White House, FCC advance efforts to add security labels to connected devices

Smart devices have become a popular target for hackers due to lax industry security standards, something that the Biden program is hoping to turn around.
Google smart home devices were demonstrated during the Consumer Electronics Show in Las Vegas on Jan. 5. (Photo by Patrick T. Fallon/AFP/Getty Images)

The White House and the Federal Communications Commission on Tuesday announced a cybersecurity certification and labeling program designed to make it easier for Americans to evaluate the security of connected home devices.

The U.S. Cyber Trust Mark program will be applied to “smart” internet-connected devices ranging from baby monitors to fitness trackers that have become popular targets for hackers due to lax industry security standards, something that the Biden program is hoping to turn around.

“We see the risks adversaries pose, and we really understand the critical need to protect the devices we rely on,” said Anne Neuberger, deputy national security adviser for cyber and emerging technology.

Devices that meet the voluntary cybersecurity guidelines will be labeled with the program’s shield logo which will include a QR code linking to a registry of certified devices and security information about the programs.


The program will draw from the National Institute of Standards and Technology cybersecurity recommendations, including the requirement of unique and strong default passwords, data protection, software updates and incident detection capabilities. Officials noted that the program is similar to the Energy Star labeling program the Environmental Protection Agency and the Department of Energy operate to promote energy efficiency.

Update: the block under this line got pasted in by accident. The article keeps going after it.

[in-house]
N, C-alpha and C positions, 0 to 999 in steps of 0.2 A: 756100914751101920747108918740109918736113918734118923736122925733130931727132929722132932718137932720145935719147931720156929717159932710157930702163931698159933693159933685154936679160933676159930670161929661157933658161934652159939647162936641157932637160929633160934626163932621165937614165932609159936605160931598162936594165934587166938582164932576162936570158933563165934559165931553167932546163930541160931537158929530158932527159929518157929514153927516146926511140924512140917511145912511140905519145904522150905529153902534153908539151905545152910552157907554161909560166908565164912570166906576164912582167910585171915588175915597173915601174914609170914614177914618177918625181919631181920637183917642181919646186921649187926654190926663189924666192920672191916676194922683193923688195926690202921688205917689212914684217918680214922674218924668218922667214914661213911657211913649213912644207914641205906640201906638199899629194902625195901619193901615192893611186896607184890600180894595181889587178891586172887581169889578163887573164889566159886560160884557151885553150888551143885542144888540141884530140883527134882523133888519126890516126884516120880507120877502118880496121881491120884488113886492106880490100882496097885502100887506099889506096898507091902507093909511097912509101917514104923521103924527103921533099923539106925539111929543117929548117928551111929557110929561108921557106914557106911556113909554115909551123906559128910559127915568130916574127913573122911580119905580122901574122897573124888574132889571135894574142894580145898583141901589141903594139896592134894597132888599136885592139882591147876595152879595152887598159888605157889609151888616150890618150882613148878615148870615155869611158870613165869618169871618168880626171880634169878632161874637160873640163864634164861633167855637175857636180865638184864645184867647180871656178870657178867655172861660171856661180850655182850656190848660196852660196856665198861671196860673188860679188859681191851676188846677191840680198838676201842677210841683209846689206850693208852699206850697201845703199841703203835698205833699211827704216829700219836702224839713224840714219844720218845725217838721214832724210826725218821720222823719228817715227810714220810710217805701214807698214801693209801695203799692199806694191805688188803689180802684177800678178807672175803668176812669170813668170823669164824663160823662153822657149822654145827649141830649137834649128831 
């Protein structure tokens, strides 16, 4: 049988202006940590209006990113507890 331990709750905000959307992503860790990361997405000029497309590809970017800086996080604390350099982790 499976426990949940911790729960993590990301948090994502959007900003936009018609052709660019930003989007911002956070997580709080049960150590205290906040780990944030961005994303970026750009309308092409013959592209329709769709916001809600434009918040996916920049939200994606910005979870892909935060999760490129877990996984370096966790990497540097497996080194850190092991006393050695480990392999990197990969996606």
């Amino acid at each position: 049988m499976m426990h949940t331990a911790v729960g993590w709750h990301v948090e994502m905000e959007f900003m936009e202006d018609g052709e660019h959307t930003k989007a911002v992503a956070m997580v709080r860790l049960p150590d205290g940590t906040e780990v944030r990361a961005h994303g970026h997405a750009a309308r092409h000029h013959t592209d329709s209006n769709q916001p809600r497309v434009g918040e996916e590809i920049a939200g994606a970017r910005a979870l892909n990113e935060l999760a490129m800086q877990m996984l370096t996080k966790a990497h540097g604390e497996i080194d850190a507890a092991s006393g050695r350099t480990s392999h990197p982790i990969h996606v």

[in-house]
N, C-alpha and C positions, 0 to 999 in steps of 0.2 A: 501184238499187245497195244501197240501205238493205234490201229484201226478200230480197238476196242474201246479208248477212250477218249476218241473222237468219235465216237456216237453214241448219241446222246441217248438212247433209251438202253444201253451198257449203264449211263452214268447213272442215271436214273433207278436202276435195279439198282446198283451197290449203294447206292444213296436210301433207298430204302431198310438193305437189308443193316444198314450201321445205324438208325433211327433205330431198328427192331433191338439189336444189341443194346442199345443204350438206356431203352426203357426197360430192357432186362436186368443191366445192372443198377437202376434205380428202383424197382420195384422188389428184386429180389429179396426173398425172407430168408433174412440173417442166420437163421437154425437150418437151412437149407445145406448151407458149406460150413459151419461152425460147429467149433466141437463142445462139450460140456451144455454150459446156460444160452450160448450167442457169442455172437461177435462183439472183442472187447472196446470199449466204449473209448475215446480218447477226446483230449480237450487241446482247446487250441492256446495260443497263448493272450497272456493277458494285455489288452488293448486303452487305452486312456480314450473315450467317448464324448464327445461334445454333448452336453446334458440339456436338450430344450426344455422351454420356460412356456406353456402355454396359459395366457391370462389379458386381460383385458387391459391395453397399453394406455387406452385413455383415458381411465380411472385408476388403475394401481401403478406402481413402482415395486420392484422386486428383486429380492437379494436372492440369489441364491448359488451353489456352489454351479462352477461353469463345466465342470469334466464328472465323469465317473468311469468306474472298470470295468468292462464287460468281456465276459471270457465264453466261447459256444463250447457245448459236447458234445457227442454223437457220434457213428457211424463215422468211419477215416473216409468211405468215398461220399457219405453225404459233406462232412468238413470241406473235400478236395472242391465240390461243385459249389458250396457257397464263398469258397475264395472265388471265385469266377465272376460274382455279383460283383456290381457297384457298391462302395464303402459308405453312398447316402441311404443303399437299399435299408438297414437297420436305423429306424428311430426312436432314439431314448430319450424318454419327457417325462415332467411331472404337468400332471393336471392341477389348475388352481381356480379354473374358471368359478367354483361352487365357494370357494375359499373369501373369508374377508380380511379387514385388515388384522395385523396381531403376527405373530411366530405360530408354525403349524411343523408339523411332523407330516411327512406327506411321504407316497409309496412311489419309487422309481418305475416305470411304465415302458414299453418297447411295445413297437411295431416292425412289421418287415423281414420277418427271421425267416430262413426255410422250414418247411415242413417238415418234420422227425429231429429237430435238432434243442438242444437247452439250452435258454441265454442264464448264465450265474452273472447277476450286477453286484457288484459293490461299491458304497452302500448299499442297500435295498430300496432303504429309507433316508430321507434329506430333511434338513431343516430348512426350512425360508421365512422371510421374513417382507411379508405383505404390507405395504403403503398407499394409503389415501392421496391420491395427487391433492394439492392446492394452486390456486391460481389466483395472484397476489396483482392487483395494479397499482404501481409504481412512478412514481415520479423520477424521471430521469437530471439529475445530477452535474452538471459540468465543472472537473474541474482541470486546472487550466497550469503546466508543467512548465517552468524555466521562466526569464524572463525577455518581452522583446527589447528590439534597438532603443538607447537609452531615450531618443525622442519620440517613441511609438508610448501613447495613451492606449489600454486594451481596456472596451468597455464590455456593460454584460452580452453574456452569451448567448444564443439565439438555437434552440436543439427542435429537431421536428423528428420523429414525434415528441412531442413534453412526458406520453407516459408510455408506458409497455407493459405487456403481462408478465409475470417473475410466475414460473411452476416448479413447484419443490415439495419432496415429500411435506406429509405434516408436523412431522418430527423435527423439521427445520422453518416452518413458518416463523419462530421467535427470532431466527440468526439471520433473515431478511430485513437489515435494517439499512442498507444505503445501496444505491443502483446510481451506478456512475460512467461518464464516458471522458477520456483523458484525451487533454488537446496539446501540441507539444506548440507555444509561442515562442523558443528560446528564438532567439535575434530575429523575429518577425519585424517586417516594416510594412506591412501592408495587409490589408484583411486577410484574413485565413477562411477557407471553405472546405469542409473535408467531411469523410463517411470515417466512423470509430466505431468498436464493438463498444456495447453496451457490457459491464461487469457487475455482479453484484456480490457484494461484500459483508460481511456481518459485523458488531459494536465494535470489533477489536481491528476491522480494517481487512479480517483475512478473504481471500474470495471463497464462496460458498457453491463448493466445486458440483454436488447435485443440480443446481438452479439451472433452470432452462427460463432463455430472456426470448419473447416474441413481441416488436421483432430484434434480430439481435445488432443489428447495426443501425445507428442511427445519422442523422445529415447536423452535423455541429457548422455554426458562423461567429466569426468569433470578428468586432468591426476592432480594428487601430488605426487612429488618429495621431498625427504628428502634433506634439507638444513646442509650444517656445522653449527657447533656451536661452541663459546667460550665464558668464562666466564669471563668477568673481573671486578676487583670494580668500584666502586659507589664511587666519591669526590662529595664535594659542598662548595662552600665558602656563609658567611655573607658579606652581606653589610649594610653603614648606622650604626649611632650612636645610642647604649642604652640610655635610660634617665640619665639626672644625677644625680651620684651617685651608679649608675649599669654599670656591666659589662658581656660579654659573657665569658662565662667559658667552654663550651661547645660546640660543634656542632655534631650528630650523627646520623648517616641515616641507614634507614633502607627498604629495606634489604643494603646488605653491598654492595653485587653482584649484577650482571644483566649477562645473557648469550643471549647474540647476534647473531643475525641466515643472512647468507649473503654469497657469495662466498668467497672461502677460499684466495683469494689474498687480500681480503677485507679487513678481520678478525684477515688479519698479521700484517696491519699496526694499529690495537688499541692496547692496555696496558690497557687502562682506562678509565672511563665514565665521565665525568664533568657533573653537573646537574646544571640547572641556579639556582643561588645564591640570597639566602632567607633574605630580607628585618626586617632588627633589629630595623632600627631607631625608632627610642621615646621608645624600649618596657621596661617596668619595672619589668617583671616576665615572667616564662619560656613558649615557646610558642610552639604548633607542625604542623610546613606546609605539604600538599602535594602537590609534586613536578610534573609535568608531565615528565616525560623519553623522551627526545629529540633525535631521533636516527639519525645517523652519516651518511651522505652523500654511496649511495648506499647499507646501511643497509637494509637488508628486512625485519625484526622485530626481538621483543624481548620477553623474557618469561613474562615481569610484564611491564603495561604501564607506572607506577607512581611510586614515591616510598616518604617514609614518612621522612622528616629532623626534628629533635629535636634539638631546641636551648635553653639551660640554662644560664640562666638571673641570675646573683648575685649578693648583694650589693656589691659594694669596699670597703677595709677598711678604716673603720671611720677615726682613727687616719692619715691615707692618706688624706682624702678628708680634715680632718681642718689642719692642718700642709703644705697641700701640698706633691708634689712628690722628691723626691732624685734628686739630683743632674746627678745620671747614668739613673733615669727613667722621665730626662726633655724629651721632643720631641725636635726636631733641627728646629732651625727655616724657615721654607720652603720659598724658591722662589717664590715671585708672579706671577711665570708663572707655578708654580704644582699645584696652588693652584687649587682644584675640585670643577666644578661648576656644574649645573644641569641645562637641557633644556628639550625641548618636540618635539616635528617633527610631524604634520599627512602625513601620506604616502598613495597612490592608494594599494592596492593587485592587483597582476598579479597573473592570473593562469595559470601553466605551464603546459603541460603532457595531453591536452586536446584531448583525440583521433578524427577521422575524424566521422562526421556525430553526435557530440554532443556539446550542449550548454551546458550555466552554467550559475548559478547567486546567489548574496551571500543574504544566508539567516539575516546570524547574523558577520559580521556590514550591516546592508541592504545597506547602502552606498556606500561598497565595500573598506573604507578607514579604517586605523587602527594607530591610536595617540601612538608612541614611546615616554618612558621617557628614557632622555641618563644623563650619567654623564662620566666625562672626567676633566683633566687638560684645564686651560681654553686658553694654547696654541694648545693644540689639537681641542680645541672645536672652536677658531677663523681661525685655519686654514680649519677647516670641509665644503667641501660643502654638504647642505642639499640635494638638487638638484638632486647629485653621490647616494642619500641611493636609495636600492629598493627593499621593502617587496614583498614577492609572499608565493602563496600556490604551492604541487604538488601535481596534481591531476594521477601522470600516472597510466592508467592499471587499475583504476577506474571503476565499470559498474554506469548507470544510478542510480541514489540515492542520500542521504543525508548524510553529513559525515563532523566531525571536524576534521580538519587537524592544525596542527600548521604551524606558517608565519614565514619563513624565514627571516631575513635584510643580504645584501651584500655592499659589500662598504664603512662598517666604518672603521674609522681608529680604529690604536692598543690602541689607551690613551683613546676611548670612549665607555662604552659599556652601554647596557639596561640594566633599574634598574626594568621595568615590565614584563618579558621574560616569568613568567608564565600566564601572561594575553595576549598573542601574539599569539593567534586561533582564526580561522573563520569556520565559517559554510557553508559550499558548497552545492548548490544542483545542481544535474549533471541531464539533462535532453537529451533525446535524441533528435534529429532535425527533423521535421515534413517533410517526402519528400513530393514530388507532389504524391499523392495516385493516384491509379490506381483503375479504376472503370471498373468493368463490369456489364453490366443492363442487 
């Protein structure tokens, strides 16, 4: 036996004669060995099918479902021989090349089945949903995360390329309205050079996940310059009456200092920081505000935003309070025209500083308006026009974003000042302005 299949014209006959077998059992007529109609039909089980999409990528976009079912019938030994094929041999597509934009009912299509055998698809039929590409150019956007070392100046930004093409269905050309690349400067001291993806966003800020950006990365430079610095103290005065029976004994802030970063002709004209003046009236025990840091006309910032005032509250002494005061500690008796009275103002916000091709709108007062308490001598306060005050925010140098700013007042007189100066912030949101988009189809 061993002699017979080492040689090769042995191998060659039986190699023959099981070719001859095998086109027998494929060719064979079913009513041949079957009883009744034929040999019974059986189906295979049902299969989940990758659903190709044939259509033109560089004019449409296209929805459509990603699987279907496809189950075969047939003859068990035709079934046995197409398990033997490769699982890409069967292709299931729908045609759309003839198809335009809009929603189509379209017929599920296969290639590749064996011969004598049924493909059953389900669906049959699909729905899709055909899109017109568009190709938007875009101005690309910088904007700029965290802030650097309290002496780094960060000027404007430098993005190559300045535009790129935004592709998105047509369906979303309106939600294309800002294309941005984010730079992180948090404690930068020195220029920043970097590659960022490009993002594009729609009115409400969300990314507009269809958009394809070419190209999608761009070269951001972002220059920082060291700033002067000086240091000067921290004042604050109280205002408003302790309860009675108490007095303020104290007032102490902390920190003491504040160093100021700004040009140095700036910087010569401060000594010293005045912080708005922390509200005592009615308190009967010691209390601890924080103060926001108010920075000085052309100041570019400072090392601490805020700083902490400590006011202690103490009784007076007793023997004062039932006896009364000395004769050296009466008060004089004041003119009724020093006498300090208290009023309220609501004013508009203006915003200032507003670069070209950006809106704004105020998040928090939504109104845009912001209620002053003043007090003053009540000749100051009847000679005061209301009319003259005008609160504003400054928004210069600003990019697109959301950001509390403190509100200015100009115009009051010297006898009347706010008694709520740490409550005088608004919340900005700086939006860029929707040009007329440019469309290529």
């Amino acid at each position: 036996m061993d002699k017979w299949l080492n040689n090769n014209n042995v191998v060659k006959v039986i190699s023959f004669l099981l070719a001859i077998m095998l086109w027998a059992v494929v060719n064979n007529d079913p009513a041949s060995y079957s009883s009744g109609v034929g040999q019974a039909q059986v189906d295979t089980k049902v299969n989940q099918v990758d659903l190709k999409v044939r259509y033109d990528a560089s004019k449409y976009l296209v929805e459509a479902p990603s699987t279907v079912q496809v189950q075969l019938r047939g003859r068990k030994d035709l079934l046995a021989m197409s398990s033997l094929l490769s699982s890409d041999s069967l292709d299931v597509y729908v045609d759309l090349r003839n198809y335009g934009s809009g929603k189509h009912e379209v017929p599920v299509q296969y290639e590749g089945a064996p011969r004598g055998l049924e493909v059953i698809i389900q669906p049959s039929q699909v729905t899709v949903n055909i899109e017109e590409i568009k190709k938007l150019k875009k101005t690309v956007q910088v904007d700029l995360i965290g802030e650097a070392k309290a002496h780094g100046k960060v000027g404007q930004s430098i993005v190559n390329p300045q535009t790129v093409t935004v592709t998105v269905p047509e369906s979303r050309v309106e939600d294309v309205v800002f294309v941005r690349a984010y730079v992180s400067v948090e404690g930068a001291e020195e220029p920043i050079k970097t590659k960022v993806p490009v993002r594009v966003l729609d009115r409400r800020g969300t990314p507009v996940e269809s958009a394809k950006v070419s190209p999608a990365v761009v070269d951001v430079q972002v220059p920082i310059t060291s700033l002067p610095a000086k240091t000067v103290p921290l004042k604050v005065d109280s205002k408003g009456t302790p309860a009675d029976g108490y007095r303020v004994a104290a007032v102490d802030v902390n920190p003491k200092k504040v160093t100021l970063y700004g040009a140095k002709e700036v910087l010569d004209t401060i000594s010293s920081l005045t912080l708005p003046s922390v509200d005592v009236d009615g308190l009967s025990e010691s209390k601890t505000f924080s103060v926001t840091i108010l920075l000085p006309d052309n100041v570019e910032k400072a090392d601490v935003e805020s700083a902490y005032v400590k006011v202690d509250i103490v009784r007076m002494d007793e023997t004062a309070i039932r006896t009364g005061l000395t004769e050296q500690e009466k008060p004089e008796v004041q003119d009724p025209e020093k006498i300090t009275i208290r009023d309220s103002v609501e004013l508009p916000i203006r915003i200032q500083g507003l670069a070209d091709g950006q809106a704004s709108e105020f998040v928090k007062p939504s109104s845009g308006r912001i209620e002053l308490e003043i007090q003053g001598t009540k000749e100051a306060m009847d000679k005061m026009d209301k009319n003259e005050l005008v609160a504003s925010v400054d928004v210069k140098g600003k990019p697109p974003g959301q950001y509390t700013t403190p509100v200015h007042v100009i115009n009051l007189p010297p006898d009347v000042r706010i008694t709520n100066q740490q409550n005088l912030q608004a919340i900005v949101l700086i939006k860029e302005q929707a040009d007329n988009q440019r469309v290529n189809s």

“The goal is to make this something that consumers look for in the marketplace and that product manufacturers want to use,” said FCC Chairwoman Jessica Rosenworcel.

As part of the program, NIST will also define specific cybersecurity requirements for consumer-grade routers, another frequent hacker target. The requirements are expected to be reported to the FCC by the end of the year. The Department of Energy will research and develop a cybersecurity labeling requirement for smart meters and power inverters.

The initiative was previewed in a workshop with industry leaders and government officials last fall, as first reported by CyberScoop. The White House initially said it expected to roll out its first set of standards for the program in spring 2023.

The FCC will seek public comment on the program, which is expected to launch in 2024. The rulemaking will explore what liability there might be for manufacturers participating in the program that fails to comply with the standards, a senior FCC official told reporters.


Manufacturers and retailers that have announced support of the program include Amazon, Best Buy, Google, LG Electronics U.S.A., Logitech and Samsung.

Tonya Riley

Written by Tonya Riley

Tonya Riley covers privacy, surveillance and cryptocurrency for CyberScoop News. She previously wrote the Cybersecurity 202 newsletter for The Washington Post and before that worked as a fellow at Mother Jones magazine. Her work has appeared in Wired, CNBC, Esquire and other outlets. She received a BA in history from Brown University. You can reach Tonya with sensitive tips on Signal at 202-643-0931. PR pitches to Signal will be ignored and should be sent via email.

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